• Reduce unnecessary drama. Dealing with constant drama can increase stress levels, distract us, and lower our productivity.

  • Stretch daily. Creating a daily stretch routine can benefit your body in many ways. Stretching is known to release tension, improve posture, and reduce muscle fatigue and injury.

To turn a resolution into a goal, we must write it down and then put down a number next to it to make it quantifiable. This number can be a date to accomplish the goal by, or it can be a number of times per day / week / month that we want to do this activity. For example, if a resolution is lose 10 pounds, we could write down a specific date goal: lose 10 pounds by April 1. If a goal is to read more, we could write down: read 20 minutes before bed 5 times a week.


The goal must also be realistic and attainable. Setting a goal to wake up at 5 am every day to go to the gym might be an unrealistic goal. Setting a goal to look like a Hollywood model may be unattainable. Modify the goals to become achievable. For example we could write down a more realistic goal: Work out three times a week, or reduce percentage of body fat by 1% by May 15.


When we set an unrealistic goal and then fall short, it can lead to feelings of guilt and discouragement. It’s much better to set a series of small goals that are easier for us to achieve. If our goal is to reduce the amount of clutter in our lives we might set the following goals:

  • Buy 3 small baskets or organizers for my home computer desk by January 10.

  • Clean and organize my home computer desk by January 20.

  • Buy 3 small baskets or organizers for my desk at work by February 1.

  • Clean and organize my desk at work by February 10.

  • Go through my kitchen pantry and remove expired and unwanted containers of food by February 20.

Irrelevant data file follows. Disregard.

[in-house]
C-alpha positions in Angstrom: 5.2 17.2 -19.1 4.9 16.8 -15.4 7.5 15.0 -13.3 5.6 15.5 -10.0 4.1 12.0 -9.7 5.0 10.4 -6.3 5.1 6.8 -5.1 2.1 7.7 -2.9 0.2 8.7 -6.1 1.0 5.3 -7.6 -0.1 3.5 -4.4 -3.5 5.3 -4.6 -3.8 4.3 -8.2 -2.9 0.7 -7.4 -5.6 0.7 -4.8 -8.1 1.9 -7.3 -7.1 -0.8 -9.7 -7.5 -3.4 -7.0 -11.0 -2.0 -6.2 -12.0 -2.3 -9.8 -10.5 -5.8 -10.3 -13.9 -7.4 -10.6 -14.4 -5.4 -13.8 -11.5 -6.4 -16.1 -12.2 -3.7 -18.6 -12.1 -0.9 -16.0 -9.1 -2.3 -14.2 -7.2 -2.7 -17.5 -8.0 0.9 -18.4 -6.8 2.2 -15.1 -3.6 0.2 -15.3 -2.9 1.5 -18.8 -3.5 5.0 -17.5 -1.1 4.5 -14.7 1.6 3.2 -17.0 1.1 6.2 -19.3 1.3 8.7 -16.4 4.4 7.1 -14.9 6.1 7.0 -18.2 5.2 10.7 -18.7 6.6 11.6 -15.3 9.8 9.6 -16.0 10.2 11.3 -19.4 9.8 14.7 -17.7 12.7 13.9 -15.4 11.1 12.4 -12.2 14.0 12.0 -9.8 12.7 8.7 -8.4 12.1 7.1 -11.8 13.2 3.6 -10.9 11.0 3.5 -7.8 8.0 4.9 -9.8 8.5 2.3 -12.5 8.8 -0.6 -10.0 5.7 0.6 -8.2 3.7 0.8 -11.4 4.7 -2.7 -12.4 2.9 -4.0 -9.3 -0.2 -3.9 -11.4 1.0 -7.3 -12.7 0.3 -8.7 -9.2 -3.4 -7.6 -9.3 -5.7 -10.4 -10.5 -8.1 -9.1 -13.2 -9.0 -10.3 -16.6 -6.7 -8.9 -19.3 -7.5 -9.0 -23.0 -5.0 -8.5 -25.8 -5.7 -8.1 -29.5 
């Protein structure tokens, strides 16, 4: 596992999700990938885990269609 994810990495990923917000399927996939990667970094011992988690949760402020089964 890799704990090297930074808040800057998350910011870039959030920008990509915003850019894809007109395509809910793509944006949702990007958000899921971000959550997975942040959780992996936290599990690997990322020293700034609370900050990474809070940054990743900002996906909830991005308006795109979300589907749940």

• Re-tidy my home desk and my office desk by March 1.

  • Buy 3 baskets or closet organizers by March 10.

  • Clean and organize my bedroom closet by March 20.

  • Donate all clothing that I no longer wear by April 1.

If instead, our goal is to lose weight, we might set the following health related goals:

  • Walk for 20 minutes every day

  • Lose 1 pound each week

  • Eat 3 fruits or vegetables each day

  • Lose 5 pounds by Valentine’s Day

  • Continue to lose one pound each week

  • Achieve losing 10 pounds by April 1

When we accomplish these small goals, we begin to feel better about ourselves. Then we can set additional goals that are specific to our lives and our situations.


It’s fine to share your goal with a close and trustworthy friend who can be of encouragement. However, letting a large number of people know about a personal goal can sometimes backfire. It can be unwise to share personal goals on social media or with the entire office staff, because that can become too much pressure, and lead to discouragement when a goal isn’t achieved. When a goal is missed, simply reset the goal. This will make it possible to still achieve the goal, even if it’s a week or a month later than originally desired.